- Government Departments, Councils, Shires and Sacred Sites Fact Sheets
- Working with Aboriginal Land Management Groups Fact Sheet
- Property Purchasers and Sacred Sites Fact Sheet
Can I request digital information of sacred sites?
The Authority does not generally provide the digital data of sacred sites and their boundaries. Requests are considered on a case by case basis by the Chief Executive Officer (CEO).
To request sacred site digital data, send an email to email@example.com stating the information required, how and what it is to be used for. It will be considered by the CEO and if approved a digital data agreement will be prepared.
The Authority will supply the digital data of the Restricted Work Areas back to the applicant of a certificate.
To request this, an email should be sent through firstname.lastname@example.org with information regarding the request for data and the certificate number. A digital data agreement will then be prepared for approval.
Can we get digital data of all AAPA sites?
No. The Authority’s database is constantly being updated and amended. What is current today could be out of date tomorrow.
What is the difference between Aboriginal Sacred Sites and sites protected by Heritage Branch?
According to the Sacred Sites Act, a sacred site is a site that is sacred to Aboriginal people or is otherwise of significance according to Aboriginal tradition, and includes any land that, under a law of the Northern Territory, is declared to be sacred to Aboriginals or of significance according to Aboriginal tradition.
The Heritage Act protects both natural and cultural heritage places and objects. Cultural heritage places protected by the Act include buildings, a range of structures and places associated with European settlement and maritime heritage. In addition, all Aboriginal and Maccassan archaeological sites are protected.
Indigenous Heritage can include places such as artefact scatters, shell middens, earth mounds, quarries, stone arrangements, rock shelters, rock art, burial sites and places that provide evidence of early contact between Aboriginal people and Europeans.
For further information contact the Heritage Branch, Department of Lands, Planning and the Environment on (08) 8999 5039 or email email@example.com.
If a recorded site has the same protection as a registered site why then does it need to be registered?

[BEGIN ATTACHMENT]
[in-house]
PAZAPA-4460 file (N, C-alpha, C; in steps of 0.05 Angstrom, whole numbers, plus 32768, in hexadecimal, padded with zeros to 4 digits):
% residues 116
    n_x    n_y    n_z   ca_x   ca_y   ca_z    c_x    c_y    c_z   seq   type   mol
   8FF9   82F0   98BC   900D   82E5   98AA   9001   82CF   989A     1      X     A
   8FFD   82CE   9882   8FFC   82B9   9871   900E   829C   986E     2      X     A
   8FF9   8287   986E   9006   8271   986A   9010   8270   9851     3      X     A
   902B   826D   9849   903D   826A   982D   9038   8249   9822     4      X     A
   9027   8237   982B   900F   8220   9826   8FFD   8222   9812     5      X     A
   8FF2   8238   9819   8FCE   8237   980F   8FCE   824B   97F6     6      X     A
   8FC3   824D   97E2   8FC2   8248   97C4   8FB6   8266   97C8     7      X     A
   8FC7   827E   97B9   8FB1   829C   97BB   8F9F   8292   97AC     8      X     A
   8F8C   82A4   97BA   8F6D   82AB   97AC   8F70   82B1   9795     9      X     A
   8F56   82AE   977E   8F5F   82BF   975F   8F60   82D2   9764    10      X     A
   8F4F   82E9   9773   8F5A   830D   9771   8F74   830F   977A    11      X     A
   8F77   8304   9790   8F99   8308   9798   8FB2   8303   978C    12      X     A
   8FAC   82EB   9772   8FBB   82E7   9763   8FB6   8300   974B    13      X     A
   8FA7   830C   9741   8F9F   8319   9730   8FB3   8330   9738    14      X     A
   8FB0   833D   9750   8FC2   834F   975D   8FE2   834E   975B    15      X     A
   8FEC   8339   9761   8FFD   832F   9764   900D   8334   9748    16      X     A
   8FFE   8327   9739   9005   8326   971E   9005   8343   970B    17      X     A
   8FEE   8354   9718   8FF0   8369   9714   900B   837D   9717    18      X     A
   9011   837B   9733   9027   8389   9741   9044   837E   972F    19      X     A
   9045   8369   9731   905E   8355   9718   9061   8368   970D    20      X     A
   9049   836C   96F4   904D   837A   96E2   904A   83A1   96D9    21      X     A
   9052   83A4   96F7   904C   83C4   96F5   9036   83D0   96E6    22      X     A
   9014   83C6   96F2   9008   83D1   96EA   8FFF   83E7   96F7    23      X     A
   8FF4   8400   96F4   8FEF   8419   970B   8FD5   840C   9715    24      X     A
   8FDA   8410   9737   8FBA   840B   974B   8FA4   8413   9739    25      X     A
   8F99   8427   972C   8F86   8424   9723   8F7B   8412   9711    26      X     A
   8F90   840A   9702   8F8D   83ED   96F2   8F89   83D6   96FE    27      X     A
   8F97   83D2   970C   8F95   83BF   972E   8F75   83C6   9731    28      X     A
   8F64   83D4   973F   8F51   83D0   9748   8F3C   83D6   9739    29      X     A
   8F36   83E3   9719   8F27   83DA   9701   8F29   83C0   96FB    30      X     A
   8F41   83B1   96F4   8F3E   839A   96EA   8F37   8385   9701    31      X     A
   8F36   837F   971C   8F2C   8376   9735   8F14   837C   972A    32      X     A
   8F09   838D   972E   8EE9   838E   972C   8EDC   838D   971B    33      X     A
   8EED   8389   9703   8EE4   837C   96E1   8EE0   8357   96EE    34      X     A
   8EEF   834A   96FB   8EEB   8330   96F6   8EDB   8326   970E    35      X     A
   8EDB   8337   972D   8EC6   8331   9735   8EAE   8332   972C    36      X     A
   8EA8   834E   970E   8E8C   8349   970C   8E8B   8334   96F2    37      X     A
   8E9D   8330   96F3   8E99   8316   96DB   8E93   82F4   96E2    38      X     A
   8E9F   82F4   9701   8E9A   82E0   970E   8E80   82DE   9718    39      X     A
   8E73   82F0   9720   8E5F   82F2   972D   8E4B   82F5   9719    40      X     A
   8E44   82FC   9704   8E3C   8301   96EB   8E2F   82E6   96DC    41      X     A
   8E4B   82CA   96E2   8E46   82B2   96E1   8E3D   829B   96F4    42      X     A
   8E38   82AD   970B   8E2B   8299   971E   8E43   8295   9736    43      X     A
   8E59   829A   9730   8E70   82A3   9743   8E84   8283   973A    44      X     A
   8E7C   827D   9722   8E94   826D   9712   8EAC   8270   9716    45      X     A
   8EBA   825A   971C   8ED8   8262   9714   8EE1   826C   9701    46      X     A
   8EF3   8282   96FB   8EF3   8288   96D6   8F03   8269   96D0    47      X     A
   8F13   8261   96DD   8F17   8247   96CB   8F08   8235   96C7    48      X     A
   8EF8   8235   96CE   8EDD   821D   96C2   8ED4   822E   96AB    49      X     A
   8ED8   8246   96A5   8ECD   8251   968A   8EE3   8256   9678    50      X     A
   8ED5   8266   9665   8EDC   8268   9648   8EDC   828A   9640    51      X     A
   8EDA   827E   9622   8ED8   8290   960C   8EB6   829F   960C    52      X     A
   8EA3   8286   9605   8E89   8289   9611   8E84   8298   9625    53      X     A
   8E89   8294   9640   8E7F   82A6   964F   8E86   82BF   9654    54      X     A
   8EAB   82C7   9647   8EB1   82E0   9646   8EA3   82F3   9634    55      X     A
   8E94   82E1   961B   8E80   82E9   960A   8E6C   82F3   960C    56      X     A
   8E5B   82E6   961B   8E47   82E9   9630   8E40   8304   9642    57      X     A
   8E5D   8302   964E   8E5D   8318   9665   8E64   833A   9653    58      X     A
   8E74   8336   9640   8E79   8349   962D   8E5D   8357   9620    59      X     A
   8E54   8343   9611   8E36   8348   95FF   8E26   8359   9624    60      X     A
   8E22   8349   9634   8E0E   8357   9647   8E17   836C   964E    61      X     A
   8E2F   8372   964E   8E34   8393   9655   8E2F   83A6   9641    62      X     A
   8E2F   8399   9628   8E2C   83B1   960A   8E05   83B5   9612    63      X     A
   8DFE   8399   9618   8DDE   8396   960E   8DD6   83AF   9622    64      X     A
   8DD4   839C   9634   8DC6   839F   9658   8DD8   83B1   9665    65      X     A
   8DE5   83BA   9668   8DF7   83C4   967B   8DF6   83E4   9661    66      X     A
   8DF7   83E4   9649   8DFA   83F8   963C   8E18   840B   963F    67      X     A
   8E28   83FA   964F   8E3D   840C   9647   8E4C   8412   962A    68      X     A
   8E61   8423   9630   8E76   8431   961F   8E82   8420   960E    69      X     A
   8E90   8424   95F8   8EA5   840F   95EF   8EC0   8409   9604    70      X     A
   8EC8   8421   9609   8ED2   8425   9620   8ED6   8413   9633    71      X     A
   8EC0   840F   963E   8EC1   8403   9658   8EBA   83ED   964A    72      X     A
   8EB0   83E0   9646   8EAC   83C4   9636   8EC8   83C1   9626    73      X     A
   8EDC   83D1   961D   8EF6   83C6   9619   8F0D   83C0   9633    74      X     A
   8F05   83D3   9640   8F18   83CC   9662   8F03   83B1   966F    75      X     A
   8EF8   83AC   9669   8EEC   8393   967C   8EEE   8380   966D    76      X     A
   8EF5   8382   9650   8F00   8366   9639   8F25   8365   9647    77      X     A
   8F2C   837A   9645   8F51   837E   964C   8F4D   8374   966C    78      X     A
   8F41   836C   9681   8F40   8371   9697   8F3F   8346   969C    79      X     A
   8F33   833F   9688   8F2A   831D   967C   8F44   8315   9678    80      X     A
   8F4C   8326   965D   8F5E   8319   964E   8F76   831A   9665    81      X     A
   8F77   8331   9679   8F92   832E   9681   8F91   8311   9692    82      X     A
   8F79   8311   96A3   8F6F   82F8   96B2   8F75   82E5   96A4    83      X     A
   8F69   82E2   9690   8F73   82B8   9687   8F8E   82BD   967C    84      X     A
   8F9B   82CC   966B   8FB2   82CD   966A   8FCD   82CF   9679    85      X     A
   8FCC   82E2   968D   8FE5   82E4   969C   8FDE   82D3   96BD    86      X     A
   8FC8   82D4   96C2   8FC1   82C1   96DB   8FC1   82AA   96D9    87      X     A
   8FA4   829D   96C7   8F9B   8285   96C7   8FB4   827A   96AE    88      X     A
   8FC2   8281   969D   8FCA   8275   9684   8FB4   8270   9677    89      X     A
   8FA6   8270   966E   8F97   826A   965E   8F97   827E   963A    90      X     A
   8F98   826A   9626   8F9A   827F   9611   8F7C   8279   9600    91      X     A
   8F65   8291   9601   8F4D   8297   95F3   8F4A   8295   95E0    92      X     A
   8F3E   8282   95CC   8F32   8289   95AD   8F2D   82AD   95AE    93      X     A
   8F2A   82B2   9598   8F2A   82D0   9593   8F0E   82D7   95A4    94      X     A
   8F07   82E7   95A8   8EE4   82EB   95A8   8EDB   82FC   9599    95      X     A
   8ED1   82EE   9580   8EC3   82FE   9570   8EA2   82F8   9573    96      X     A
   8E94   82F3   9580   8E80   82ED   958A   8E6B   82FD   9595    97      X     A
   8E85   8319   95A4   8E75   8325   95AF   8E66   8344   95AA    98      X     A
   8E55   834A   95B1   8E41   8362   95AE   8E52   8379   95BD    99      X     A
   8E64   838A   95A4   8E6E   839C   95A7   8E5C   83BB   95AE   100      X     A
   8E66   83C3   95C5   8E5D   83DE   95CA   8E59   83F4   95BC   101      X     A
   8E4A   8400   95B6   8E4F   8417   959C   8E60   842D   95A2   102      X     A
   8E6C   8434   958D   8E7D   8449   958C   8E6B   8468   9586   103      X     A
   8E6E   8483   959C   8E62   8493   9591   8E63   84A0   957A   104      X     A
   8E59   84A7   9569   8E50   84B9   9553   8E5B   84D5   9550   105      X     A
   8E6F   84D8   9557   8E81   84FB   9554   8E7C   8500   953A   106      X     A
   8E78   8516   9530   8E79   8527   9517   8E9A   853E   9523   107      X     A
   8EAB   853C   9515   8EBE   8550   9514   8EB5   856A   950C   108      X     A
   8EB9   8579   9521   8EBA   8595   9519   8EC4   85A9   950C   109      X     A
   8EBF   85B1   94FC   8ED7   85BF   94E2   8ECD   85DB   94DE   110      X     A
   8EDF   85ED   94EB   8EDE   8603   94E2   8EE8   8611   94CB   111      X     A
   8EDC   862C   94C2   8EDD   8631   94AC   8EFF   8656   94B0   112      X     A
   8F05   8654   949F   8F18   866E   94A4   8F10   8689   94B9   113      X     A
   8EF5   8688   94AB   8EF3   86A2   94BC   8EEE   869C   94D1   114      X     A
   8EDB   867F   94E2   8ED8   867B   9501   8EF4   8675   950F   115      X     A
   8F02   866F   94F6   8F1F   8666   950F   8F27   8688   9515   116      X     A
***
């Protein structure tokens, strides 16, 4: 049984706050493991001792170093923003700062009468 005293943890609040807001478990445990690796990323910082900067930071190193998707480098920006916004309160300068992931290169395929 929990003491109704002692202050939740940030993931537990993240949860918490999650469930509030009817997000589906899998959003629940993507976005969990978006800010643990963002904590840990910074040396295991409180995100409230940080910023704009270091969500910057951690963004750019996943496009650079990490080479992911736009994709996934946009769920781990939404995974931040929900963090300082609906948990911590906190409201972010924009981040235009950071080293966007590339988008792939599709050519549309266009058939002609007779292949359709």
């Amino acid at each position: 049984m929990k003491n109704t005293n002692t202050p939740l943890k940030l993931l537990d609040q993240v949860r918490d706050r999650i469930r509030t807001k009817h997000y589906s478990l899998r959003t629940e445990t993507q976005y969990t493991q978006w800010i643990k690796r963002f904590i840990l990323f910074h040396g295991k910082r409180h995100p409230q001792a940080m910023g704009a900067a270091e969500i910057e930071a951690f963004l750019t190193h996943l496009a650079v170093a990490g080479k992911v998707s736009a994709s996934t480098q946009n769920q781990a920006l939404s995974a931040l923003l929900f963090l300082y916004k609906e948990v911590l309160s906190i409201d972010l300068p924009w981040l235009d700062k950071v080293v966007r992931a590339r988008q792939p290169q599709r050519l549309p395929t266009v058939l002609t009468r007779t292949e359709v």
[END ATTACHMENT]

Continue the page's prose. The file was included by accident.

Custodians must agree for a site to be registered before a recorded site proceeds to registration. For this to happen, a custodian has to divulge a certain level of public information about the site to have it meet the requirements of registration and for placement on the public register.
The registration of sacred sites is the highest level of protection that can be afforded to a site. Registration of a site also enables users of land to have the best possible information regarding the site’s location and extent. For Aboriginal custodians, registration of a sacred site means that it will be accepted by a court as prima facie evidence that a place is a sacred site.
If a place is a sacred site, how does this affect access?
Unauthorised entry into a sacred site is punishable under the Sacred Sites Act. There are many places where unrestricted access is usually granted. Recreational places, National Parks and Reserves, common landmarks and prominent features often fall into this category. For proposed works or other unstipulated use on a sacred site, permission is required from custodians or approval from the Authority. A person may enter or carry out works on a sacred site if they have an Authority Certificate stating they may do so.
If I wish to access Aboriginal Land for work, what do I need to do?
For access to any Aboriginal Land in the Northern Territory you must contact the relevant Land Council to seek a permit to do so. If you are a Government employee you can be granted certain access without a permit.